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Marmon's parent company was founded in 1851 manufacturing flour grinding mill equipment, and branching out into other machinery through the late 19th century. Small limited production of experimental automobiles began in 1902, with an air-cooled V-twin engine. An air-cooled V4 followed the next year, with pioneering V6 and V8 engines tried over the next few years before more conventional straight engine designs were settled upon. Marmons soon gained a reputation as a reliable, speedy upscale car.
The Model 32 of 1909 spawned the Wasp, winner of the first Indianapolis 500 motor race. This car featured the world's first rear-view mirror.
The 1916 Model 34 used an aluminum straight-6 engine, and also used the material in the body and chassis to reduce overall weight to just 3295 lb (1495 kg). A Model 34 was driven coast to coast as a publicity stunt, beating Erwin "Cannonball" Baker's record to much fanfare.
New models were introduced for 1924, replacing the long-lived Model 34, but the company was facing financial trouble. The company introduced a sub-$1,000 straight-8 car in 1929, the Roosevelt, but the stock market crash of 1929 compounded the company's problems.
Howard Marmon had begun working on the world's first V16 engine in 1927, but was unable to complete the production Sixteen model until 1931. By that time, Cadillac had already introduced their V-16, designed by ex-Marmon engineer, Owen Nacker. Peerless, too, was developing a V16 with help from an ex-Marmon engineer, James Bohannon.
The Marmon Sixteen was produced for just three years, with 400 examples made. The engine displaced 491 in³ (8.0 L) and produced 200 hp (149 kW). It was an all-aluminum design with steel cylinder liners and a 45° bank angle.
Marmon discontinued automobile production in 1933, the worst year of the Great Depression.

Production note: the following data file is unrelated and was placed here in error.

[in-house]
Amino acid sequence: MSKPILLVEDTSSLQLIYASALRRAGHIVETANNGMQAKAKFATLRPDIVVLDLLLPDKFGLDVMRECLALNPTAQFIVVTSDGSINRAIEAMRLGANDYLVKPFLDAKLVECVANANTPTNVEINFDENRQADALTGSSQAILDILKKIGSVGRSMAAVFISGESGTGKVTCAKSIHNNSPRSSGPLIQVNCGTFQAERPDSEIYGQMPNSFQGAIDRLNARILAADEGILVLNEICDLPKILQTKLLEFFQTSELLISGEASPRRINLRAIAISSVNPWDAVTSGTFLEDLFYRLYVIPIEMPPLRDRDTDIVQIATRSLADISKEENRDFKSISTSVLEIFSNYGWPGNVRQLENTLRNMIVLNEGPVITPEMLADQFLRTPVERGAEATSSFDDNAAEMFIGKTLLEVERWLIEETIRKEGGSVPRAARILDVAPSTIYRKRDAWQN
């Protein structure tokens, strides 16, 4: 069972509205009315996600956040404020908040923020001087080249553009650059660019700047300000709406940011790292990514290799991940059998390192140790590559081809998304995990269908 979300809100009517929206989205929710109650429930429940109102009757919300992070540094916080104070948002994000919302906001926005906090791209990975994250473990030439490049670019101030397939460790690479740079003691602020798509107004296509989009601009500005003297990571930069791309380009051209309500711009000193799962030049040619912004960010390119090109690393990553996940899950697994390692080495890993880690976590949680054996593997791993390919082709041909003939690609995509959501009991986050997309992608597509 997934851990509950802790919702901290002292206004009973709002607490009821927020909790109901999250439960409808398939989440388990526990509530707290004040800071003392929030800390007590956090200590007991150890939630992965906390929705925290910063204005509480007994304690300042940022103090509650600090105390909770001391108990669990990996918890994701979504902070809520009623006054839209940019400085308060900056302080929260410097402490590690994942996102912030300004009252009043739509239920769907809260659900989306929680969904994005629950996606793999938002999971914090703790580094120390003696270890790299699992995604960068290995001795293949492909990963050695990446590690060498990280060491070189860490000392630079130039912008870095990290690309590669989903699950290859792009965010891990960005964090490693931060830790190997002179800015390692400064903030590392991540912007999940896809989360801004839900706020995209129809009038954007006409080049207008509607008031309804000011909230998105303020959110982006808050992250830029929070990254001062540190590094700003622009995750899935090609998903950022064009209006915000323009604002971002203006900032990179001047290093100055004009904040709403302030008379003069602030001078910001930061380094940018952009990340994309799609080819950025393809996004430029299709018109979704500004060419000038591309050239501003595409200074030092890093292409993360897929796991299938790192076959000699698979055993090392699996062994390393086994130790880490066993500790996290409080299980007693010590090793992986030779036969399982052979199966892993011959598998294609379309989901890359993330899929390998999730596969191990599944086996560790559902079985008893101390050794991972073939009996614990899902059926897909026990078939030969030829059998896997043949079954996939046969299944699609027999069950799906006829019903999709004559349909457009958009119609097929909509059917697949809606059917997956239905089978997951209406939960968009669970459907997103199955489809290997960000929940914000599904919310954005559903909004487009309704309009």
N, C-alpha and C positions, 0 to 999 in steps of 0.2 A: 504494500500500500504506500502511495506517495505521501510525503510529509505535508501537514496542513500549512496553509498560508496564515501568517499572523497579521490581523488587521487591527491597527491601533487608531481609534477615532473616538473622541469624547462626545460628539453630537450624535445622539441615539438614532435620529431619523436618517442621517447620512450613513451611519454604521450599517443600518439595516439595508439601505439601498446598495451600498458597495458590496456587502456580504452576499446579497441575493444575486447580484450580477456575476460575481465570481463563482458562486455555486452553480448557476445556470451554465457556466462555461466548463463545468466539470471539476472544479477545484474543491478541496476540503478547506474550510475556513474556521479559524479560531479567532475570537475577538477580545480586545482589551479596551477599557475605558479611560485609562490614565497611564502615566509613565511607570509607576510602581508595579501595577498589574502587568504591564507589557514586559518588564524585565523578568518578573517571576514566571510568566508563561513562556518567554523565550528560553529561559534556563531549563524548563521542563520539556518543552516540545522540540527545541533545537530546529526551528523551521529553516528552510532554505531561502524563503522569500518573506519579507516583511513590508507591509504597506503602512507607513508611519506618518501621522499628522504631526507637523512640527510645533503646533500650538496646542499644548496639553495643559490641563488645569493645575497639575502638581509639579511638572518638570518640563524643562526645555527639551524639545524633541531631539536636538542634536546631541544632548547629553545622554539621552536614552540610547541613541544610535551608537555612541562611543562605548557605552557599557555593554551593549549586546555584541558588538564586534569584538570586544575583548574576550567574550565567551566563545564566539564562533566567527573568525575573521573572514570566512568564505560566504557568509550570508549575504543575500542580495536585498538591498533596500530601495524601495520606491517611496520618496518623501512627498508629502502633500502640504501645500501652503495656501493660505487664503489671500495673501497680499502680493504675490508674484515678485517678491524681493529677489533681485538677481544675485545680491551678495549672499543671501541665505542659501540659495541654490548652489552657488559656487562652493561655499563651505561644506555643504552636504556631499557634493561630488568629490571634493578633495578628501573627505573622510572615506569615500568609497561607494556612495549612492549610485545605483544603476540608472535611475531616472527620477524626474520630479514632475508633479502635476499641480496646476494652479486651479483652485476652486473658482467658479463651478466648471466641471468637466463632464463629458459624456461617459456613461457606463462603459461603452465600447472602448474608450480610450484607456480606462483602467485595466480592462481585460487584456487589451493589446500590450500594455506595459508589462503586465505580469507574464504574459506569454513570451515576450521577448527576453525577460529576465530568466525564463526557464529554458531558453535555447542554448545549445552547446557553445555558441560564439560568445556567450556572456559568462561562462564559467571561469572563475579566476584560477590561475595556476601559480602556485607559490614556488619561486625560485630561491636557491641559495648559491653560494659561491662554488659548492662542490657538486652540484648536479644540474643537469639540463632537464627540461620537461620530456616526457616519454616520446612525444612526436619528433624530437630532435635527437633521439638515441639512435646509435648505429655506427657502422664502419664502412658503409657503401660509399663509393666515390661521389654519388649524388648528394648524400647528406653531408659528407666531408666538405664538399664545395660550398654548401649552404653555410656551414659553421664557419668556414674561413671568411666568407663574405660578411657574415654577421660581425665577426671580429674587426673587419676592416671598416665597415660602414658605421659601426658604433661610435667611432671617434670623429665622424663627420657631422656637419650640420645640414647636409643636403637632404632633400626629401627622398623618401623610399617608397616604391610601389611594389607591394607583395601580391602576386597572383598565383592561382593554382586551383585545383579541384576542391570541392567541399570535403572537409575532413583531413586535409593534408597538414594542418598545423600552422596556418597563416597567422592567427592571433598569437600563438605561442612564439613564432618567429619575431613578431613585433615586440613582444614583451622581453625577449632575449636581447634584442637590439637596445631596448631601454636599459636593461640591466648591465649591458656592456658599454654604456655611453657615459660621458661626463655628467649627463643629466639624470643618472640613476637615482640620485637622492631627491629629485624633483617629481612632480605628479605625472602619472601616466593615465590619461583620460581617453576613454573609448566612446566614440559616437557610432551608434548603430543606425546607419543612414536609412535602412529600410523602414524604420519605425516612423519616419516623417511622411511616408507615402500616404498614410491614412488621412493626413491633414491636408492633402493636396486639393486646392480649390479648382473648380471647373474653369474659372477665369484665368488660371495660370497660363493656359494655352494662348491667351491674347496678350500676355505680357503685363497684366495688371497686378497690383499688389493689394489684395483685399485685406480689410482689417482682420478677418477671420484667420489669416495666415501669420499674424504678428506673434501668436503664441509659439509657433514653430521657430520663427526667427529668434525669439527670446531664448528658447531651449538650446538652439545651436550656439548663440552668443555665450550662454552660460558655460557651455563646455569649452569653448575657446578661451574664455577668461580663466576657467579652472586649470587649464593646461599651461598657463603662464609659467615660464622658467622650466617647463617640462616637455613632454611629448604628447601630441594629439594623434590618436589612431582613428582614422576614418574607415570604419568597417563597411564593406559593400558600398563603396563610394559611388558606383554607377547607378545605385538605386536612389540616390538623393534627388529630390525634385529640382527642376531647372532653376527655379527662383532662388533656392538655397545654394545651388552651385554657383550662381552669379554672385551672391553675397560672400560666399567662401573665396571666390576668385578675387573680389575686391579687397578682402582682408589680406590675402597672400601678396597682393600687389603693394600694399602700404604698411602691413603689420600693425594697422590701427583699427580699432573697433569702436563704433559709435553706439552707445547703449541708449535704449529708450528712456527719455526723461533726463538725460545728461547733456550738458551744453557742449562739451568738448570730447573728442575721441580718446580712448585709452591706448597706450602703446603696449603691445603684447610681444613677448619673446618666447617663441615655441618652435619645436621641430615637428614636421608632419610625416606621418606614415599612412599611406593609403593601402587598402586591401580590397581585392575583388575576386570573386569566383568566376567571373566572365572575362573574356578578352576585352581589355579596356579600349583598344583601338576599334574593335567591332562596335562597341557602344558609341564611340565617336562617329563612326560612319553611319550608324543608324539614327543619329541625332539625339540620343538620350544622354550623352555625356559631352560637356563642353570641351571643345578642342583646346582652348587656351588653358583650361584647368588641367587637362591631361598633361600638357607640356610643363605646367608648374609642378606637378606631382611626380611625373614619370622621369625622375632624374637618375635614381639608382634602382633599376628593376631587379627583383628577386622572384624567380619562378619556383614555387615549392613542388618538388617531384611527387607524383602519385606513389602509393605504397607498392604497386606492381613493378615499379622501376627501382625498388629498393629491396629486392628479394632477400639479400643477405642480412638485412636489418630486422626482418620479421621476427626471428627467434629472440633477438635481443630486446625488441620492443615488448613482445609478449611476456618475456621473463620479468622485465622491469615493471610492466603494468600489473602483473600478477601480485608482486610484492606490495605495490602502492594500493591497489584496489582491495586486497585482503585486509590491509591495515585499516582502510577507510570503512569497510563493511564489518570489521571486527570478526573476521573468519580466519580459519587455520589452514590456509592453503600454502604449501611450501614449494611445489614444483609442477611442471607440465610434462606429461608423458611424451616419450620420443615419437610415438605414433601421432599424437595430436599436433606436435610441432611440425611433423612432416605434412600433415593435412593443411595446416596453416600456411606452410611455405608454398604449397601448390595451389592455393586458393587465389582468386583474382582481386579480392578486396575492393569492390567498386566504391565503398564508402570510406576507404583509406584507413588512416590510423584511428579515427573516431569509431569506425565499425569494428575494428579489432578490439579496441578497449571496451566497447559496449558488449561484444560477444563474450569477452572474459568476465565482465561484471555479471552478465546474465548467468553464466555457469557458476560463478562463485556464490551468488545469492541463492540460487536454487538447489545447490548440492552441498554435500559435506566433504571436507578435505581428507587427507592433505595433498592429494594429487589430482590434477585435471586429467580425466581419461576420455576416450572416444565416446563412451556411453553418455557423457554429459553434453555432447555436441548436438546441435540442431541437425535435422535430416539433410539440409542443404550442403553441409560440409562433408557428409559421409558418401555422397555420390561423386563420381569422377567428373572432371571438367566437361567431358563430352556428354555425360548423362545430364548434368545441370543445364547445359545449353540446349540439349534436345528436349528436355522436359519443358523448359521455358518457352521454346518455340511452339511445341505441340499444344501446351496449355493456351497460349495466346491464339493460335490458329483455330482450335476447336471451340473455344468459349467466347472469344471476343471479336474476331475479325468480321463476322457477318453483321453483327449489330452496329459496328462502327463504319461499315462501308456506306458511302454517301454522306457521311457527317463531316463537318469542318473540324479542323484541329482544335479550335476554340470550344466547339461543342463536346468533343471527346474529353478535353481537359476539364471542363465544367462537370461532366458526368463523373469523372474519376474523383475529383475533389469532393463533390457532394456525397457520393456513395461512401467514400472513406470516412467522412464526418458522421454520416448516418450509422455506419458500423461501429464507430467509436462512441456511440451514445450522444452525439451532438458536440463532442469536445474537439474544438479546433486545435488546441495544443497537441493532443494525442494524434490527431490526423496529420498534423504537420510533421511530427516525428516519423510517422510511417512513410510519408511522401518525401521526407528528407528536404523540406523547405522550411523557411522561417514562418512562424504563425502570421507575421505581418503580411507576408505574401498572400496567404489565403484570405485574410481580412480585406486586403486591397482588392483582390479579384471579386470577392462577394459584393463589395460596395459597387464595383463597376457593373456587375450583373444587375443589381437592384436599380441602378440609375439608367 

When the Great Depression drastically reduced the luxury car market, the Marmon Car Company joined forces with Arthur (Colonel) Herrington, an ex-military engineer involved in the design of all-wheel drive vehicles.
The new company, called Marmon-Herrington, got off to a successful start by procuring contracts for military aircraft refueling trucks, 4x4 chassis for towing light weaponry, commercial aircraft refueling trucks, and an order from the Iraqi Pipeline Company for what were the largest trucks ever built at the time. In addition to large commercial and military vehicles, company leaders recognized a growing market for moderately priced all-wheel drive vehicles.
This gave birth to the Marmon-Herrington Ford. The installation of commercial truck chassis to all-wheel drive is the primary focus of the Marmon-Herrington Company today.
In the early Sixties Marmon-Herrington was purchased by the Pritzker family and became a member of an association of companies which eventually adopted the name The Marmon Group.
After an absence of 82 years, a Marmon Wasp returned to the Indianapolis Motor Speedway in 1993 to commemorate the 40th anniversary of The Marmon Group of companies. Eric Bachelart drove the car, actually a year old Lola with Buick power, which was uncompetitive and failed to make the race. After qualifications ended, the sponsorship was transferred to the car of John Andretti, who was driving for Indy legend A.J. Foyt Enterprises. Andretti started 23rd and advanced to the front, leading a few laps before eventually finishing tenth.